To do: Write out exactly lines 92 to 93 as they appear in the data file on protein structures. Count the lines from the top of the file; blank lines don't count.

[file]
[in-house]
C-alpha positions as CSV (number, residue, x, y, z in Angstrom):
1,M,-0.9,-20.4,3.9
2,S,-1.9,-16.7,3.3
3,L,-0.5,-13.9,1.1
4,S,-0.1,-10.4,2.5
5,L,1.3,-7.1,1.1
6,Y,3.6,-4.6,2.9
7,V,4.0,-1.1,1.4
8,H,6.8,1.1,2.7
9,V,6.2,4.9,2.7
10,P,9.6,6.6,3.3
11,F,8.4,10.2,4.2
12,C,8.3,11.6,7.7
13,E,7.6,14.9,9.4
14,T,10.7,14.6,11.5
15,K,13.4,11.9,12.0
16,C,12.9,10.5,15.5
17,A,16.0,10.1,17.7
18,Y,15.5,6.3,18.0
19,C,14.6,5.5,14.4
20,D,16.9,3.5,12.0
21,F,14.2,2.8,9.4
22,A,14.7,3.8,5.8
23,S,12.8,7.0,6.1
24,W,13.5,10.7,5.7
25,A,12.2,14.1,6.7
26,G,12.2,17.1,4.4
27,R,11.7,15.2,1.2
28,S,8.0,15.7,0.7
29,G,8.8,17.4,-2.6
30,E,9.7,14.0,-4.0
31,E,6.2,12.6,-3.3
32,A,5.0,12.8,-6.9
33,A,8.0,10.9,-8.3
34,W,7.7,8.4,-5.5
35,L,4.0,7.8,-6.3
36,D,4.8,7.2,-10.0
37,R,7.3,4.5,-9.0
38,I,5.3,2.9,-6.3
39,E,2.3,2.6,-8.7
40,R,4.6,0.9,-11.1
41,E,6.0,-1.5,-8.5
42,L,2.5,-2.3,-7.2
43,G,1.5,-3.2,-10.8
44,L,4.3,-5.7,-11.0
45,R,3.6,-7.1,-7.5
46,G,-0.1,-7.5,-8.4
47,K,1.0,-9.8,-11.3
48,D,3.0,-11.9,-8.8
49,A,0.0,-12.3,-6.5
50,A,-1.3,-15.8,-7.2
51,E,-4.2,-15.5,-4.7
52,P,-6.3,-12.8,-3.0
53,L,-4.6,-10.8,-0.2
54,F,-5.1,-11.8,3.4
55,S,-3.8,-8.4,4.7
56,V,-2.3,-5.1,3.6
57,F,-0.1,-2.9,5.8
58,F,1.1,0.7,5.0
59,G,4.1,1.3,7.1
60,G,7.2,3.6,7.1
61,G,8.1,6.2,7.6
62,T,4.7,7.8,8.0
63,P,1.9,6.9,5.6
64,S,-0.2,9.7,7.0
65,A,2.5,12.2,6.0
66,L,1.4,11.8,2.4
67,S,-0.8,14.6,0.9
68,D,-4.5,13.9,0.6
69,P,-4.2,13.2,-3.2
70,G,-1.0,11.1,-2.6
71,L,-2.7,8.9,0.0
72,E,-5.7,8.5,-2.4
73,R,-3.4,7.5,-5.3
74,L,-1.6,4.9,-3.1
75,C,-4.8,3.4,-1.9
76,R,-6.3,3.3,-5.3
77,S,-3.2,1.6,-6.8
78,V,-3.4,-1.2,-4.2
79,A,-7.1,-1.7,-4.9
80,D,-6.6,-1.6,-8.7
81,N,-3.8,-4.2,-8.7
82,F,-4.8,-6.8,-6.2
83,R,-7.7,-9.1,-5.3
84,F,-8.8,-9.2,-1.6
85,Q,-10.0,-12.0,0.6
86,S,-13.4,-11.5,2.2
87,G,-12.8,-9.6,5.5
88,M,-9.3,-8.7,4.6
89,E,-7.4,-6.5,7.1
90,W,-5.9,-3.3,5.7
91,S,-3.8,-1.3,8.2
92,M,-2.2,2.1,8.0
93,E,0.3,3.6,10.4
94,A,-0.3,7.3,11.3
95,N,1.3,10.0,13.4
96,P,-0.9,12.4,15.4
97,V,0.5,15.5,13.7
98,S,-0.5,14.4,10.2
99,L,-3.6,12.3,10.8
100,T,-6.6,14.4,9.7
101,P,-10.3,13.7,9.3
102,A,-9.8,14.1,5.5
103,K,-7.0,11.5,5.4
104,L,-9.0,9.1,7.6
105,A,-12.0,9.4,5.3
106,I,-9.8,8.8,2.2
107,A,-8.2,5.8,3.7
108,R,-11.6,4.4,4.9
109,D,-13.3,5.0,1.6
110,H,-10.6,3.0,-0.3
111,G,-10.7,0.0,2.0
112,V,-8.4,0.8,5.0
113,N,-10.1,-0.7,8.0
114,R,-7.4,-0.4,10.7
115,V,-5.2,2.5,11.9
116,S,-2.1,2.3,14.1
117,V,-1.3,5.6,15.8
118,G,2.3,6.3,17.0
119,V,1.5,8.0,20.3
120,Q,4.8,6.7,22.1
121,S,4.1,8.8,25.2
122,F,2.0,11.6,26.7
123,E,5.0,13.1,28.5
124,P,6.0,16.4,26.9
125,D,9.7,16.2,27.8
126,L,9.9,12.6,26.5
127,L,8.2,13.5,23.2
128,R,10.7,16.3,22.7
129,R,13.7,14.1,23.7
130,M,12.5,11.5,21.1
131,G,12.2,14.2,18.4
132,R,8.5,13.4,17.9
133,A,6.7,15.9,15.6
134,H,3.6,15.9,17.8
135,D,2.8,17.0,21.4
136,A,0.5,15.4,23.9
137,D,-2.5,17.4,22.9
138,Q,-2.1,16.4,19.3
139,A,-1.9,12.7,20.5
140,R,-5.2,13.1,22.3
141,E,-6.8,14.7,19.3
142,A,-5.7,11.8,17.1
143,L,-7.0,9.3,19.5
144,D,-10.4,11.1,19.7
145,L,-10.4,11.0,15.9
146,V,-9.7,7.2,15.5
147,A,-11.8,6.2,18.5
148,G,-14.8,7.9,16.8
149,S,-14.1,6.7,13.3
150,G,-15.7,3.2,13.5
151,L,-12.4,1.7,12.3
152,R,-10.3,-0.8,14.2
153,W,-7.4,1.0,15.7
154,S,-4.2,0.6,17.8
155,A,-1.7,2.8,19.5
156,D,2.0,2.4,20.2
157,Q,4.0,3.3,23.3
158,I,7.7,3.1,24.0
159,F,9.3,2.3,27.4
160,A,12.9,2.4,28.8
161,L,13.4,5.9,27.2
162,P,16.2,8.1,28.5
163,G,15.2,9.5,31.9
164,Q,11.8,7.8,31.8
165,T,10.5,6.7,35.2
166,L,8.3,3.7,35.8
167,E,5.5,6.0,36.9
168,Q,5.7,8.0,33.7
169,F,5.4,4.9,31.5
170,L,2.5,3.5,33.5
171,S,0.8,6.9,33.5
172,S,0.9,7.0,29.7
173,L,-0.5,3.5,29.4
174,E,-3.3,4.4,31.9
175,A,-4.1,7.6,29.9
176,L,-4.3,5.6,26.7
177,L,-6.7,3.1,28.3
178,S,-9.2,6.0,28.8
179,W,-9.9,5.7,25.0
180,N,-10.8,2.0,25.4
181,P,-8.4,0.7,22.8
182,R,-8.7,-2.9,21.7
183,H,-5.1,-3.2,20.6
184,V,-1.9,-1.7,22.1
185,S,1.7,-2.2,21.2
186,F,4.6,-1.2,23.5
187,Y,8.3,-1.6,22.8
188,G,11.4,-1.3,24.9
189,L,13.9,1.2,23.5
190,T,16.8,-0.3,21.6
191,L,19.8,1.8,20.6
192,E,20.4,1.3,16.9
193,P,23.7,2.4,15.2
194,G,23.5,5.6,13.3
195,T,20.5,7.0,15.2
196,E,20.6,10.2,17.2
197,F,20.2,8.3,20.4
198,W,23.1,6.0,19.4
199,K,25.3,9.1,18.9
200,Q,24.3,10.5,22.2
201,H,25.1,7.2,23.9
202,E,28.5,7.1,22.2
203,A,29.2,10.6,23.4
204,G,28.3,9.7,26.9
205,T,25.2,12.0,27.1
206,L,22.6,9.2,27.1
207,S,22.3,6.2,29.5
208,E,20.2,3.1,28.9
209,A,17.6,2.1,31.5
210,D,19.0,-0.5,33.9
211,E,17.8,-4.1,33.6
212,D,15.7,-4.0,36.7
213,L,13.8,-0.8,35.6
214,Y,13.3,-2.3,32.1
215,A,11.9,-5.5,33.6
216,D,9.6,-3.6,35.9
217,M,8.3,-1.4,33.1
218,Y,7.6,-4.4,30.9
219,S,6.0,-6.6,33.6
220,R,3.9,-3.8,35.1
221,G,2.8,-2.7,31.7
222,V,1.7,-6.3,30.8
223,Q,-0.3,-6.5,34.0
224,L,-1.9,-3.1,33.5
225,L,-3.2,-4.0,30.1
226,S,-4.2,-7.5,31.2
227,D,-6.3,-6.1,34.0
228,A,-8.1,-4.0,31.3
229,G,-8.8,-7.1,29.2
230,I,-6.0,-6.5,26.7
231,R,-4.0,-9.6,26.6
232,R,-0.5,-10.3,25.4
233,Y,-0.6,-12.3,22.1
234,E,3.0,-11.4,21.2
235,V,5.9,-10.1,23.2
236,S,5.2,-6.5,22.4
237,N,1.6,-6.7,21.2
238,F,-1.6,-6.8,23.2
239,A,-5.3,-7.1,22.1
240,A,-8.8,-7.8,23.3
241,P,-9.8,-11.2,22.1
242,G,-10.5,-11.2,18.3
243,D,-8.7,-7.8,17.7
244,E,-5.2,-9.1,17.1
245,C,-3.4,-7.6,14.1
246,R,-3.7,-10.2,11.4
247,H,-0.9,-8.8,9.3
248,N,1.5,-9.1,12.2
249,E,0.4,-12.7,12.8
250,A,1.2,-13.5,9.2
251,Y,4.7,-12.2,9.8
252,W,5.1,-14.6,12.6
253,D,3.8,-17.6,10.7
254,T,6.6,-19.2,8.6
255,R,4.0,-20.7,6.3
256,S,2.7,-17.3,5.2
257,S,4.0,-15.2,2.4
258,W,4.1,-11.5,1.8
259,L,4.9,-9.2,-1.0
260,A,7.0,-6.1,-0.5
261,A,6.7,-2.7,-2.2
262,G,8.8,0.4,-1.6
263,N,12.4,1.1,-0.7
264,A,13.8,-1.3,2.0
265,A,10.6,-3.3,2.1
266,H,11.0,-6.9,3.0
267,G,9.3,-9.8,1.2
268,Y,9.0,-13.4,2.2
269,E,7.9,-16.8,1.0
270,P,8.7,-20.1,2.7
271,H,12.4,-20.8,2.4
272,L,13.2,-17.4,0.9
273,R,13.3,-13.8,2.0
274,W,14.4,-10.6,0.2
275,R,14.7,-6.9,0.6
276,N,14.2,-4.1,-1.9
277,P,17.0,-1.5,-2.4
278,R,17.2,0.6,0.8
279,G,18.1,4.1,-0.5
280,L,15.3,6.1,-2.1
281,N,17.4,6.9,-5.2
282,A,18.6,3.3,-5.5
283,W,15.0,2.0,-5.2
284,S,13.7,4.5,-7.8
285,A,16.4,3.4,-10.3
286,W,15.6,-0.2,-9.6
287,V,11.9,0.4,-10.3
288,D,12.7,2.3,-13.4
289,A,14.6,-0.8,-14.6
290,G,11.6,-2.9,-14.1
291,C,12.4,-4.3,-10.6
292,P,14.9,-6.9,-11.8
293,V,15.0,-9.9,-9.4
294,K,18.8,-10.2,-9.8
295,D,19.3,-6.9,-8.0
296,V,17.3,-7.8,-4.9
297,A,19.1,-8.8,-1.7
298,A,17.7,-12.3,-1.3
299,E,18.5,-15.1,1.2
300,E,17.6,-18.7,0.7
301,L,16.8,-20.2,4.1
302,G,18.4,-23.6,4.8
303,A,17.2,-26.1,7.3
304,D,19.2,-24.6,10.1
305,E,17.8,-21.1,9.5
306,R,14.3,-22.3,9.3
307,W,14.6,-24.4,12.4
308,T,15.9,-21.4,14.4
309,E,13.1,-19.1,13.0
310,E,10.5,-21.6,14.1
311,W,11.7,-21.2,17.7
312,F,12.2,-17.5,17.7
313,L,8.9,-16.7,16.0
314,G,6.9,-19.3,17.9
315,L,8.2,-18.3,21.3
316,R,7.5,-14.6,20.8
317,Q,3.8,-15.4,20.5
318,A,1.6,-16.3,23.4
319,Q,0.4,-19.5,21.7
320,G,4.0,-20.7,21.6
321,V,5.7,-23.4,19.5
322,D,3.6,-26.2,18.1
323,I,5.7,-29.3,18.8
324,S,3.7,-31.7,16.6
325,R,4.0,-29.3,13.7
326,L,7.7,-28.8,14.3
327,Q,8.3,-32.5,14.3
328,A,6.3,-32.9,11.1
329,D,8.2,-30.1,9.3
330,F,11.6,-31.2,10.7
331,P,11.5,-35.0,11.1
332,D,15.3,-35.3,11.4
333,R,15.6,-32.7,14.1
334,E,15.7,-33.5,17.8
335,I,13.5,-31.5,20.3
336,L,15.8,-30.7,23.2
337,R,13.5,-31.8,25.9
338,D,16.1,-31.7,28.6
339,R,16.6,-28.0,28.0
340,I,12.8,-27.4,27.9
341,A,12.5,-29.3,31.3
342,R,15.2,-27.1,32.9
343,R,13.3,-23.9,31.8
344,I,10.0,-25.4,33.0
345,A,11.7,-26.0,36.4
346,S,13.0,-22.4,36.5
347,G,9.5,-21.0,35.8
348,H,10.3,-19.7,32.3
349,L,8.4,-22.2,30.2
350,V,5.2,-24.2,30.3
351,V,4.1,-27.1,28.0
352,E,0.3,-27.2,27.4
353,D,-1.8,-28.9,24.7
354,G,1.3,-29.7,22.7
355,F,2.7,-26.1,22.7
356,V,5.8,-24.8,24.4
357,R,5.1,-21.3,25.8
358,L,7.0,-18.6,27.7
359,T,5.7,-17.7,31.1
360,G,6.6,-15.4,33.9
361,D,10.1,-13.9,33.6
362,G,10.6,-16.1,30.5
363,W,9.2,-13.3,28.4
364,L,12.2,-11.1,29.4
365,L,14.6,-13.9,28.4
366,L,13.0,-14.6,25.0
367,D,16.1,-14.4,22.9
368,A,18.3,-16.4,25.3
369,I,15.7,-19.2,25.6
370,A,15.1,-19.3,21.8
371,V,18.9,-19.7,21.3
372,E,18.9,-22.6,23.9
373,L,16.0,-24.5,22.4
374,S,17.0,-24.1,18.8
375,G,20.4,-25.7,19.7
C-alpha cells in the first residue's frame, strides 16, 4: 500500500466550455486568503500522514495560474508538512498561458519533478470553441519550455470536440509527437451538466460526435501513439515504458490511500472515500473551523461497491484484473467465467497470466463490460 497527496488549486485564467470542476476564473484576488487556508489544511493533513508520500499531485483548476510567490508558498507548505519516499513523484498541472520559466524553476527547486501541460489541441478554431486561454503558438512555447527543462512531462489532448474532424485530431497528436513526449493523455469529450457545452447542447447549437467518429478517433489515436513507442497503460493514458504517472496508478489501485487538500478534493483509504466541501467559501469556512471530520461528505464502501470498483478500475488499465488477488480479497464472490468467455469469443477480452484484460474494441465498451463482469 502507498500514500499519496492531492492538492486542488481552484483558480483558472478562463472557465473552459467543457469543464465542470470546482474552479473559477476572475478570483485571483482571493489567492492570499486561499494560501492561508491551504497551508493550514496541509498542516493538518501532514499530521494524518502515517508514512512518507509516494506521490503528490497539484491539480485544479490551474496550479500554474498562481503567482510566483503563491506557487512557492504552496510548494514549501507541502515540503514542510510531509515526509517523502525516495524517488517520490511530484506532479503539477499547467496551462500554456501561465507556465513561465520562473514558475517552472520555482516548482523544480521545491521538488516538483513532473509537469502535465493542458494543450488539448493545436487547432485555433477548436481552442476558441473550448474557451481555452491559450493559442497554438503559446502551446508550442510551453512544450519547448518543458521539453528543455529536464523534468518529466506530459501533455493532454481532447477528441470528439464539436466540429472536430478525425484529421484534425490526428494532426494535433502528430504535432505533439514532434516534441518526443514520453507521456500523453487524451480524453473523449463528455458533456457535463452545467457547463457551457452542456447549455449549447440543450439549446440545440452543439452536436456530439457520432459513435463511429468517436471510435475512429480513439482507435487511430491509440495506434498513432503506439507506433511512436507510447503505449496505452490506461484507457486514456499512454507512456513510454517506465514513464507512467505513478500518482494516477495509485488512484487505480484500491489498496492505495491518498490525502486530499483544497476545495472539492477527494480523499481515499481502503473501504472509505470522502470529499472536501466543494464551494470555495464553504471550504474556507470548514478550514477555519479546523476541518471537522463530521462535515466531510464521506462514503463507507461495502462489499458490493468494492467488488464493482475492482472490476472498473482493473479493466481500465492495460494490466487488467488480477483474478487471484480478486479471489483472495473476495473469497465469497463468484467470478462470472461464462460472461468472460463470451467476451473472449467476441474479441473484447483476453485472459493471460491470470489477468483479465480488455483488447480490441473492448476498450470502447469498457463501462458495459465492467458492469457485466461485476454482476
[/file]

90,W,-5.9,-3.3,5.7
91,S,-3.8,-1.3,8.2